Celebrating 5 years of NTIA’s SBOM work

Dan Lorenc, CEO
  •  
June 7, 2023

A few months ago, I sent out an illusive tweet about an upcoming birthday for a supply chain security project. That anniversary was for distroless images, but the tweet prompted several responses from other projects highlighting their upcoming milestone-aversarys, including the five year anniversary of the National Telecommunications and Information Administration's (NTIA) official Software Bill of Materials (SBOMs) work.

SBOMs, an ingredients list of what is in a piece of software, have become a cornerstone of the software supply chain security conversation. Today, we’re excited to celebrate how far SBOMs have come and the work that still needs to be done to ensure SBOMs live up to their promise. 

Understanding the history of SBOMs

On June 7, 2018, the NTIA created an SBOM initiative, emphasizing the need for transparency and security in software development and distribution.

And in 2019, the NTIA convened a multi-stakeholder group, consisting of industry leaders, security experts, and government representatives, to develop guidelines and best practices for implementing SBOMs effectively. This collaborative effort resulted in the release of the "NTIA Software Component Transparency" report, laying the foundation for the adoption and standardization of SBOMs as we know them today.

We caught up with Allan Friedman, Senior Advisor and Strategist at DHS CISA and previous Director of Cybersecurity Initiatives at NTIA, where he led the pioneering work on SBOM, to ask him about his thoughts on where SBOM started and where it is today:

“The US government didn’t invent the idea of SBOM, but I think we helped catalyze the movement towards greater transparency in our supply chains by bringing together a diverse community of experts. The actual work has been done by an international group of dedicated volunteers, collaborating across sectors, technologies, and businesses, making sure that our solutions work for everyone. It’s gratifying to see how much progress has been made. CISA is excited to continue to be a common gathering point and facilitator to continue progress.”

Since their inception, SBOMs, more than any other software supply chain security concept or technology, have captured the attention of software producers and consumers interested in software transparency. At their core, SBOMs promise faster vulnerability response by providing information about what’s in a piece of software. Some industry groups are now pushing to implement SBOMs everywhere, but there is a big difference between tomorrow’s SBOM promise and today’s SBOM reality.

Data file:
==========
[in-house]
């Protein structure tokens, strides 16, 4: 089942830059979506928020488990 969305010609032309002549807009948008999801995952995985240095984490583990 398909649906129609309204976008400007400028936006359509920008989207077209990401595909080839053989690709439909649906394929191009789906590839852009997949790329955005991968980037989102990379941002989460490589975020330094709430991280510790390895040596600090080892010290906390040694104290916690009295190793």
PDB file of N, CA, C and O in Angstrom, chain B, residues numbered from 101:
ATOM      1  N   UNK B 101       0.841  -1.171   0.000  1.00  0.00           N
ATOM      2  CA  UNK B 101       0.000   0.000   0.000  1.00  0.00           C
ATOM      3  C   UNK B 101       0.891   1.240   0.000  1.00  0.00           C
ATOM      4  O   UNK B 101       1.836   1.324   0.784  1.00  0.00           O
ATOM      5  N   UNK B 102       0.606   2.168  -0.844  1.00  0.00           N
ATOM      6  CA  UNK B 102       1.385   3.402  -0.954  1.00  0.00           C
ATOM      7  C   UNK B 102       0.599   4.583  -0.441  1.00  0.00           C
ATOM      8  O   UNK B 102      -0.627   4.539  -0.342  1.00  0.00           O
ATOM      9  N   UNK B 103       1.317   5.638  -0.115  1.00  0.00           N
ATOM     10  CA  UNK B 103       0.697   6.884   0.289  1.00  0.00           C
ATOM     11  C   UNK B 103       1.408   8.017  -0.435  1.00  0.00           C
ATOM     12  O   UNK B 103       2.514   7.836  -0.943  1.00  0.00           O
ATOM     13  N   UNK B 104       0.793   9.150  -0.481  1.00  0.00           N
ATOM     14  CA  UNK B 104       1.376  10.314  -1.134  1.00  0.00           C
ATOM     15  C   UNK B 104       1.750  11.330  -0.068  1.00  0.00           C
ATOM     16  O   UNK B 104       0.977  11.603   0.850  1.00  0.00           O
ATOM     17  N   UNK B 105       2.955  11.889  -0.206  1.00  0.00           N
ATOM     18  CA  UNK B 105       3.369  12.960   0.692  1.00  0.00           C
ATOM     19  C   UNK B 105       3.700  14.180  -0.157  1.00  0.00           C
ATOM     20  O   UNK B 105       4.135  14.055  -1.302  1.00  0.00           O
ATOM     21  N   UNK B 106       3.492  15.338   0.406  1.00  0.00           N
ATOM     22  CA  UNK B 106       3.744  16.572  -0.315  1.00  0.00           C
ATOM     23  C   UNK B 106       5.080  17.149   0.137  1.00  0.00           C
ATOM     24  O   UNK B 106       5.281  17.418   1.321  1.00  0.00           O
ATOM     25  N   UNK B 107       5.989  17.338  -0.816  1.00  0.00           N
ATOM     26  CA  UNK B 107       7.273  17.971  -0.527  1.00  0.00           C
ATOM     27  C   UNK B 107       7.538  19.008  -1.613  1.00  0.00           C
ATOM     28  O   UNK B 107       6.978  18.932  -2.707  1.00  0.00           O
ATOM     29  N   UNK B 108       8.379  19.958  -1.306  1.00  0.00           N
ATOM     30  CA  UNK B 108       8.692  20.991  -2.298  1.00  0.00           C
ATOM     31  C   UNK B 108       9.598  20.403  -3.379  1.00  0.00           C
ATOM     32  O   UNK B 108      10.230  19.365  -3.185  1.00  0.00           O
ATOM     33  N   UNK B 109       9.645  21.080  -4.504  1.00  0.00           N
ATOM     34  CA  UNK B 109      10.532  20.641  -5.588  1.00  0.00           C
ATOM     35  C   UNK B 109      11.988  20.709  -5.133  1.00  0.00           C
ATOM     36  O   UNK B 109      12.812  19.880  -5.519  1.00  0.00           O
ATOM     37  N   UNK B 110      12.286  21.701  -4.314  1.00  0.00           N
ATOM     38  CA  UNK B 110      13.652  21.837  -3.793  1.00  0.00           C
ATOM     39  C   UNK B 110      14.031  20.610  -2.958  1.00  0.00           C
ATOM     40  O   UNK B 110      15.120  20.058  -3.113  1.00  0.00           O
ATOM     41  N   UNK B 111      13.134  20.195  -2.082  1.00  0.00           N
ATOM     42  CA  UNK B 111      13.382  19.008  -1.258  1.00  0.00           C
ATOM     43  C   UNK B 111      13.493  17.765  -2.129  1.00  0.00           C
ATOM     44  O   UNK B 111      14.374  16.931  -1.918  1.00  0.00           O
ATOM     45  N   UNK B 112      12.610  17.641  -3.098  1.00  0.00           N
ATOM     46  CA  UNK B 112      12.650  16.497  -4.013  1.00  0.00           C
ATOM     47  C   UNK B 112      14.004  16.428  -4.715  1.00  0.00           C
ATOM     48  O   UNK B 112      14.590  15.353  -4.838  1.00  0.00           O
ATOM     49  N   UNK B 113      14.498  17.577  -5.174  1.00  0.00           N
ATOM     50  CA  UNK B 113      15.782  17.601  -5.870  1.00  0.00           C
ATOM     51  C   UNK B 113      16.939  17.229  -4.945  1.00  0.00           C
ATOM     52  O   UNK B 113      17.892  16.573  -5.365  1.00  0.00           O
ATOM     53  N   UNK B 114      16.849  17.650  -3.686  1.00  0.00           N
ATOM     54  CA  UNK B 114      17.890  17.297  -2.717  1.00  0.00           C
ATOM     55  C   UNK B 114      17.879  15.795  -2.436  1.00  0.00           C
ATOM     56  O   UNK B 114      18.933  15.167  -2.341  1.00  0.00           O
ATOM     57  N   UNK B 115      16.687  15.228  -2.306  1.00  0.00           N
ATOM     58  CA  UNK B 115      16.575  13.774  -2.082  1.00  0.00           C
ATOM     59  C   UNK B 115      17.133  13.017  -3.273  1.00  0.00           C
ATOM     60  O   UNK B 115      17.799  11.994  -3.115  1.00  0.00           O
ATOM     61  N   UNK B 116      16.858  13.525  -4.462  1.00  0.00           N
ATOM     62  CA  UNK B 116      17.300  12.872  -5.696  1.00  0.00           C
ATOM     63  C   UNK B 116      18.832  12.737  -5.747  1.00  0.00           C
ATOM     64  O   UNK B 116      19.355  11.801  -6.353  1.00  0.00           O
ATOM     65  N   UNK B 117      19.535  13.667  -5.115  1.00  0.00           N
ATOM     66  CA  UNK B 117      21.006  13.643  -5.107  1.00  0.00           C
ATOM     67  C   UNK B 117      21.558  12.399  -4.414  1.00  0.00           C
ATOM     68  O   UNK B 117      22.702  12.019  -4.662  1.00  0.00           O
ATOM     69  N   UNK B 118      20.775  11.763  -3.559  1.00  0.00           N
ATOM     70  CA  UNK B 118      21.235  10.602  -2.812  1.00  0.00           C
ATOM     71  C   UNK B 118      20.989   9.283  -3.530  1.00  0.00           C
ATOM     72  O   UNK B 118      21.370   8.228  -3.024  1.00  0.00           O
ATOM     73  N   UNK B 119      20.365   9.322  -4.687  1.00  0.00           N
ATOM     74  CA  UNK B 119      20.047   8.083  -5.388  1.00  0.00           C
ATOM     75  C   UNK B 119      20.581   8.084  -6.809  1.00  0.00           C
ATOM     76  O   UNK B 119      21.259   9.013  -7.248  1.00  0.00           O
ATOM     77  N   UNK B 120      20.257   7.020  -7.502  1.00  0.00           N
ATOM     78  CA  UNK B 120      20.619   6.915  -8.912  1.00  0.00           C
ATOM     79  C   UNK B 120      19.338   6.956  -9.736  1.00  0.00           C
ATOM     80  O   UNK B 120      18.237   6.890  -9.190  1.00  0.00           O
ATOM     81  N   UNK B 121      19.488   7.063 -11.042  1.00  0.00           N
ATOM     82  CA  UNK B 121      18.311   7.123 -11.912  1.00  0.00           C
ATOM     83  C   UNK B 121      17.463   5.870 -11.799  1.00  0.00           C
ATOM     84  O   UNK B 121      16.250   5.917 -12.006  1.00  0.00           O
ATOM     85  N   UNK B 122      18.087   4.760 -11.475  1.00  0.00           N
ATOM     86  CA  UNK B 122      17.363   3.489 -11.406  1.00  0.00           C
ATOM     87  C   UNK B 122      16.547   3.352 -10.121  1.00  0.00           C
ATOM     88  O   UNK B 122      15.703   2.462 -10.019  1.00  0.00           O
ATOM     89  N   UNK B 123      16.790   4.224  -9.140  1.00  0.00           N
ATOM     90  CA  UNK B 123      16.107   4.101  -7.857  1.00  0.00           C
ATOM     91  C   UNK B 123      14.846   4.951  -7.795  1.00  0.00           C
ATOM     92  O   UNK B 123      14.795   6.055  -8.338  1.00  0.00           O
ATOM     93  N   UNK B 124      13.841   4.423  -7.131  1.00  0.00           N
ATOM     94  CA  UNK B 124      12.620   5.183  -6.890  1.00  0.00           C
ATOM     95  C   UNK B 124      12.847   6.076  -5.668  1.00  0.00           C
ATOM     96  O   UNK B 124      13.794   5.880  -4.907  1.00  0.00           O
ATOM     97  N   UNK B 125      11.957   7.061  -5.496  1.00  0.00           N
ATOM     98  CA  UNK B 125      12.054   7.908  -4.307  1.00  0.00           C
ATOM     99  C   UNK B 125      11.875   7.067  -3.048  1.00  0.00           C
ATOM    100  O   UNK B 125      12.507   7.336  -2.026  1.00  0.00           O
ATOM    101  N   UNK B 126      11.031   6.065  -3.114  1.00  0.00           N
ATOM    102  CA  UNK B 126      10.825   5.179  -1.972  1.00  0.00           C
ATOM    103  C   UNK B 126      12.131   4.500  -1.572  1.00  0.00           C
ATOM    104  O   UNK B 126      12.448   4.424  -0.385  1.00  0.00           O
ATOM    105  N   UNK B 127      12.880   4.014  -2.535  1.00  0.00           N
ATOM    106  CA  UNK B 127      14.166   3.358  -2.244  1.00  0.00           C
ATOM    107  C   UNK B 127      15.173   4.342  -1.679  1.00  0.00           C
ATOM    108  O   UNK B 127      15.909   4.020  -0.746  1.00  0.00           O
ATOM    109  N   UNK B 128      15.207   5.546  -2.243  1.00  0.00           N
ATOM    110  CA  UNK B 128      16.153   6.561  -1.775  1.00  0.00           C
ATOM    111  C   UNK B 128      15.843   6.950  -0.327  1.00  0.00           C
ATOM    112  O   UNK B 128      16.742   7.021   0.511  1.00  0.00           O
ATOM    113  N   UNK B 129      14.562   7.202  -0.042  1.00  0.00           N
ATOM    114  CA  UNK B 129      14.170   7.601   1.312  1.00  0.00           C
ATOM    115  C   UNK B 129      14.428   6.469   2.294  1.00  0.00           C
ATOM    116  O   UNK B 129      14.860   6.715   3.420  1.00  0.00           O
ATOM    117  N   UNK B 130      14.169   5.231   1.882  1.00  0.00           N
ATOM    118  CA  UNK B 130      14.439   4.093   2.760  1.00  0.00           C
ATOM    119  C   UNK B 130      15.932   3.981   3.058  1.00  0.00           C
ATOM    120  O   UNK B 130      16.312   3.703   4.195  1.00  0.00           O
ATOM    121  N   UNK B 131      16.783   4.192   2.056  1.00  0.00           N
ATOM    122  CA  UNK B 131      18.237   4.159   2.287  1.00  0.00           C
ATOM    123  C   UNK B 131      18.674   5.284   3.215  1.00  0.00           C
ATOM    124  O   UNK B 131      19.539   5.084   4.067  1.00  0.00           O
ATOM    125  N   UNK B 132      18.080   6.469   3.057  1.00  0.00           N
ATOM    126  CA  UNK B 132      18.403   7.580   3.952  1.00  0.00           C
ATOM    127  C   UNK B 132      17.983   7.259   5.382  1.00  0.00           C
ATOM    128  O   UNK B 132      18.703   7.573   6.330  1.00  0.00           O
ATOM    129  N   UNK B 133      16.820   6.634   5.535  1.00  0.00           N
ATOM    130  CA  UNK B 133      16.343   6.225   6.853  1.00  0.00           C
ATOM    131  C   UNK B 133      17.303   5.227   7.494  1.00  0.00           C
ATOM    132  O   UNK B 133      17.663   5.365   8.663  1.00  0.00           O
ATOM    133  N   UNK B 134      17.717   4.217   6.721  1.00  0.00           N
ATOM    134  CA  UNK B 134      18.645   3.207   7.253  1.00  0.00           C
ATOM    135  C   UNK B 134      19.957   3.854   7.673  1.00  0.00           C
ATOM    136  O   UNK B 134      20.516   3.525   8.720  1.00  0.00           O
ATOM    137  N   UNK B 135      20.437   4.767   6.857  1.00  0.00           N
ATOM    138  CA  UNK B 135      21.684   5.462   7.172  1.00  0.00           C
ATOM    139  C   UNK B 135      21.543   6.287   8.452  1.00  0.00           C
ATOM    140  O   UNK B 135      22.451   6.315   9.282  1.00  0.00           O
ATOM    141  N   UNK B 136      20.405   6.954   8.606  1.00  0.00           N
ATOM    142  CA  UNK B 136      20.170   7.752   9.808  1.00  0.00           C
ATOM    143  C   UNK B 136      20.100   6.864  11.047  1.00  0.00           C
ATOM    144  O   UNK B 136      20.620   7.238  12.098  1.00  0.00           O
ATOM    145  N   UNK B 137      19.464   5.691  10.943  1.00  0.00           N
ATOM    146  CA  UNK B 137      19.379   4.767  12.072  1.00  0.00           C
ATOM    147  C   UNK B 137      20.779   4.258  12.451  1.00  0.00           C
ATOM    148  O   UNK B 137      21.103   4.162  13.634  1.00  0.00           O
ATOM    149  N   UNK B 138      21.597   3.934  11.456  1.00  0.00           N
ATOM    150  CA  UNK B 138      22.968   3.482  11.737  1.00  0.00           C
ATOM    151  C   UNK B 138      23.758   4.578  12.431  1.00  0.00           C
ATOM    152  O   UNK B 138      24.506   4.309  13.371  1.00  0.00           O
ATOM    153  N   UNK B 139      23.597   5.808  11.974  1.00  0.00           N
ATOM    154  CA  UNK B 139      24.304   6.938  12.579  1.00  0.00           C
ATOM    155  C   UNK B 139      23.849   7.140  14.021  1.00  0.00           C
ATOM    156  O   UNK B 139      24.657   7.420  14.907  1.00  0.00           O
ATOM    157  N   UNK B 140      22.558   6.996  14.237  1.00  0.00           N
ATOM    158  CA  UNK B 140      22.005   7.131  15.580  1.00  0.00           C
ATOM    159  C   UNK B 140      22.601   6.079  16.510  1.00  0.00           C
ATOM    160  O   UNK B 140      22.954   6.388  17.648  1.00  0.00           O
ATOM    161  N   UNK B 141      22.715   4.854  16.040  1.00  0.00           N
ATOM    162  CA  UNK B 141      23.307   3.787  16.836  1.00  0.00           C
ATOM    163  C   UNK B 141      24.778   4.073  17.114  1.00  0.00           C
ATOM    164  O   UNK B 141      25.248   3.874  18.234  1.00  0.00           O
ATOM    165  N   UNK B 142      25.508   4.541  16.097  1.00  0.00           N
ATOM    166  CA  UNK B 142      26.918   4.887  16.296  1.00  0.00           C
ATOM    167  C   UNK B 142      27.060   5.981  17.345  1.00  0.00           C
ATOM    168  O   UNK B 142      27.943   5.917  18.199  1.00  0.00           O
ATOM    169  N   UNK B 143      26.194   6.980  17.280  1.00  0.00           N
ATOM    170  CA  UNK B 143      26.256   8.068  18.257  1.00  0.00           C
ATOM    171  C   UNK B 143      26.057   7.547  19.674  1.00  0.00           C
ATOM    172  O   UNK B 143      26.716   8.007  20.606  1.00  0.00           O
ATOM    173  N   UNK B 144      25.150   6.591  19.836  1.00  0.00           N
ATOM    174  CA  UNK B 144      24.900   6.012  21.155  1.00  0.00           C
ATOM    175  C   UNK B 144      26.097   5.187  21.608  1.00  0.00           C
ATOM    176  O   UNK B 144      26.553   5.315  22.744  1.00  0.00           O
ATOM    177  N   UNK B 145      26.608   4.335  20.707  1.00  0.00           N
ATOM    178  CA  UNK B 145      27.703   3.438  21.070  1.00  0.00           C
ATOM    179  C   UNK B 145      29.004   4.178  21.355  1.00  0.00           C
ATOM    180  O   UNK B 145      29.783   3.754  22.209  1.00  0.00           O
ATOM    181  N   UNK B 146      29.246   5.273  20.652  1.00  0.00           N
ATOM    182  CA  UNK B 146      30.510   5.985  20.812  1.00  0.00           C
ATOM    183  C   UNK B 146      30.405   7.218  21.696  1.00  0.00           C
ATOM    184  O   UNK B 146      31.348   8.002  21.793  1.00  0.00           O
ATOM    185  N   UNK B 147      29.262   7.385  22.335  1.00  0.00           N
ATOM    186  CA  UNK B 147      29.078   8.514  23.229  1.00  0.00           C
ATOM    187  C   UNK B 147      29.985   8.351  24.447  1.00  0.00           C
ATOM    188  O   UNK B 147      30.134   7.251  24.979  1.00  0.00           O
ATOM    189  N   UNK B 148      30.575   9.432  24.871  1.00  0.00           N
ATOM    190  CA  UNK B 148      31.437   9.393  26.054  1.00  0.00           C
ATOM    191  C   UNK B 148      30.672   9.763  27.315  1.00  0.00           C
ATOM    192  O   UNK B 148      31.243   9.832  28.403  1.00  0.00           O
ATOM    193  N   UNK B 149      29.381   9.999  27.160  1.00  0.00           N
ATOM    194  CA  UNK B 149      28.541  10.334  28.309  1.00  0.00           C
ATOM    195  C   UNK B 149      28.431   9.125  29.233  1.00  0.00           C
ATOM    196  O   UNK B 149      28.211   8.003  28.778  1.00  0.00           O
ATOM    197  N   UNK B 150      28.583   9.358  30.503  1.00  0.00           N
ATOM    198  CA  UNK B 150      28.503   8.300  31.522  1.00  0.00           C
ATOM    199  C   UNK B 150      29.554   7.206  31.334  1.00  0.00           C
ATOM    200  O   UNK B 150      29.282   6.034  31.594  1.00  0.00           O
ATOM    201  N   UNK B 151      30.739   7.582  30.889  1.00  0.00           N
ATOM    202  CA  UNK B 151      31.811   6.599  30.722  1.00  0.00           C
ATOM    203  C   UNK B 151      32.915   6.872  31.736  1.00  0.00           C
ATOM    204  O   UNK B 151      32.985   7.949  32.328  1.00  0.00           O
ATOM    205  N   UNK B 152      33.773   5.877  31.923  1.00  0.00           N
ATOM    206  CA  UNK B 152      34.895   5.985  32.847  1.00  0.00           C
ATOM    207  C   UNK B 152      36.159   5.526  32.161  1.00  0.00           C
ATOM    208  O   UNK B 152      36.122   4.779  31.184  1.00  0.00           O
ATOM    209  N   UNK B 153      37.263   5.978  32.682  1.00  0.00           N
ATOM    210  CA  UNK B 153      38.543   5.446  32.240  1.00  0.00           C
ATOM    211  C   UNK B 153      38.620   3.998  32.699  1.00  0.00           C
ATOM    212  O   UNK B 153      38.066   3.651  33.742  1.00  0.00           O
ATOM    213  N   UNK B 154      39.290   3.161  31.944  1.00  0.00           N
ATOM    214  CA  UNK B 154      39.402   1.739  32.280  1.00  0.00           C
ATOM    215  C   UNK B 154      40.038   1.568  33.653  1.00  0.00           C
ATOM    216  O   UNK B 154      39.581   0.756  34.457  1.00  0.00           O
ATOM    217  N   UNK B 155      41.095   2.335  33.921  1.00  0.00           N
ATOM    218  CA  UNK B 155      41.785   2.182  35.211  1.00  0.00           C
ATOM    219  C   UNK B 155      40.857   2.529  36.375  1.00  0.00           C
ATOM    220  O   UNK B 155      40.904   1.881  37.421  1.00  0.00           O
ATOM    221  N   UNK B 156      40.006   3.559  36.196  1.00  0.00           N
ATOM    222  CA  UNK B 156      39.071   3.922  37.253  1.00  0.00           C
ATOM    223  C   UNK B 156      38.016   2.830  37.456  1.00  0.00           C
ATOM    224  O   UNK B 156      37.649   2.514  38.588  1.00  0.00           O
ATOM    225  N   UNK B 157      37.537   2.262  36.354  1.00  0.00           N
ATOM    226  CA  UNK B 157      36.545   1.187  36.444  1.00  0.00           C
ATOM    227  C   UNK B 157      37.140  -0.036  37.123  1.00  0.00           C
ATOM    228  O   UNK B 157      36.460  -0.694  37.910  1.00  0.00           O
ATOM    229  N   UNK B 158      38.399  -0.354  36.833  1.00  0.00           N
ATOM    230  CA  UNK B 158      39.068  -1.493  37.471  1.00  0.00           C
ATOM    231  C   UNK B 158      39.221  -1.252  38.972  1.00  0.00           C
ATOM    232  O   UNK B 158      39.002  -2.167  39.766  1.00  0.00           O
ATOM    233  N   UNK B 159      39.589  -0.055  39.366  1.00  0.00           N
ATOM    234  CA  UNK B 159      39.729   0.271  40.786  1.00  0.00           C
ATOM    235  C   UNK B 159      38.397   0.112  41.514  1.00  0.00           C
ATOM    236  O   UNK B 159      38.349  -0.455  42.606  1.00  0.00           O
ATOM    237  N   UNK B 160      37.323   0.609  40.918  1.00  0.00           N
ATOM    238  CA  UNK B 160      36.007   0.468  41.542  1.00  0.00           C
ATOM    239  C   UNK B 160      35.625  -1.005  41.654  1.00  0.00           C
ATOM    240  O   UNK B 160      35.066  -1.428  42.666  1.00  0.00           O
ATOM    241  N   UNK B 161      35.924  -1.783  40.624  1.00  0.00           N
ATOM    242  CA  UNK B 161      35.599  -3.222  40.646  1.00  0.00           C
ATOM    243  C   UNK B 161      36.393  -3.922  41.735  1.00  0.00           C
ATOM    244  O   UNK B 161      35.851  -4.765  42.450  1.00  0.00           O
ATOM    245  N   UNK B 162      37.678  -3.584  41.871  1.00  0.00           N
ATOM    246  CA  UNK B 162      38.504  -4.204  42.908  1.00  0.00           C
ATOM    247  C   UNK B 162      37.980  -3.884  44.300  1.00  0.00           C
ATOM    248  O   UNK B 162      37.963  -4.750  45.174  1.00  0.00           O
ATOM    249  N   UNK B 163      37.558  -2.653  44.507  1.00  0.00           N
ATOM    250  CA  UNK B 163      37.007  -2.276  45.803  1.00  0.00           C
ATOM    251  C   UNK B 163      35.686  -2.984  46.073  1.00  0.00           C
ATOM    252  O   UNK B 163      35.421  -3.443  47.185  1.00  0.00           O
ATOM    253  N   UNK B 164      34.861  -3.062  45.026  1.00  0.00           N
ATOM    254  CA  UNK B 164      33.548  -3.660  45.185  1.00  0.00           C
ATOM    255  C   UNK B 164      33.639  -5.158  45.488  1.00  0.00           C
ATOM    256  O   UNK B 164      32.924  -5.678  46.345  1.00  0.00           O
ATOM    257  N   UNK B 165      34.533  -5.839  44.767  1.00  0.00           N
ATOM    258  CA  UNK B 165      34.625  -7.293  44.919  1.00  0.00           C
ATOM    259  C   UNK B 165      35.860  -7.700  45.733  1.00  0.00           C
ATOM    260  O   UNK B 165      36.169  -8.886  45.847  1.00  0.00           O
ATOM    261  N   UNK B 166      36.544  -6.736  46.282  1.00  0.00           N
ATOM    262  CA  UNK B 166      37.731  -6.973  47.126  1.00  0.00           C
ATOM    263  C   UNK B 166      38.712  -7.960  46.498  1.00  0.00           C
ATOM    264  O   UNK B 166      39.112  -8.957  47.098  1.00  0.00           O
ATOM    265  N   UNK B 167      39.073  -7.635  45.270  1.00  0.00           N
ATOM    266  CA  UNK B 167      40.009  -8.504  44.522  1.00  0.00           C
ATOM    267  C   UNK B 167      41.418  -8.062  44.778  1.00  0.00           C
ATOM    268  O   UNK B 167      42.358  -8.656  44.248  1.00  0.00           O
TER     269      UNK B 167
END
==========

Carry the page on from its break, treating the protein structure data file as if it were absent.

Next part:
State of SBOM quality

To monitor SBOMs’ adoption Chainguard Labs conducted several studies to assess the quality and effectiveness of SBOMs in enhancing software security. Their research focused on the following key areas:

  • SBOM Completeness: Chainguard Labs examined the degree to which SBOMs generated by a range of tools contain baseline information associated with the so-called NTIA minimum elements. Only one percent of analyzed SBOMs conformed with the NTIA minimum elements, largely due to the fact that most SBOMs lack specified suppliers for their components.
  • SBOM Accuracy: The accuracy of SBOMs plays a crucial role in enabling organizations to identify and remediate vulnerabilities effectively. To evaluate the ability of SBOMs to accurately represent underlying software, Chainguard Labs conducted in-depth analysis of package manager metadata in popular container images. Their research found that popular open source containers are, on average, composed of 63% software dark matter – software that is untracked by package manager metadata and, hence, unlikely to be recorded in a SBOM.

These findings point to current shortfalls in SBOM tooling and suggest avenues for future improvement.

Future of SBOMs

Chainguard Labs' research on SBOM quality has significantly contributed to advancing the understanding and implementation of SBOMs in the industry. The findings have been instrumental in shaping best practices and guidelines for generating reliable and actionable SBOMs, reinforcing software security across the entire supply chain.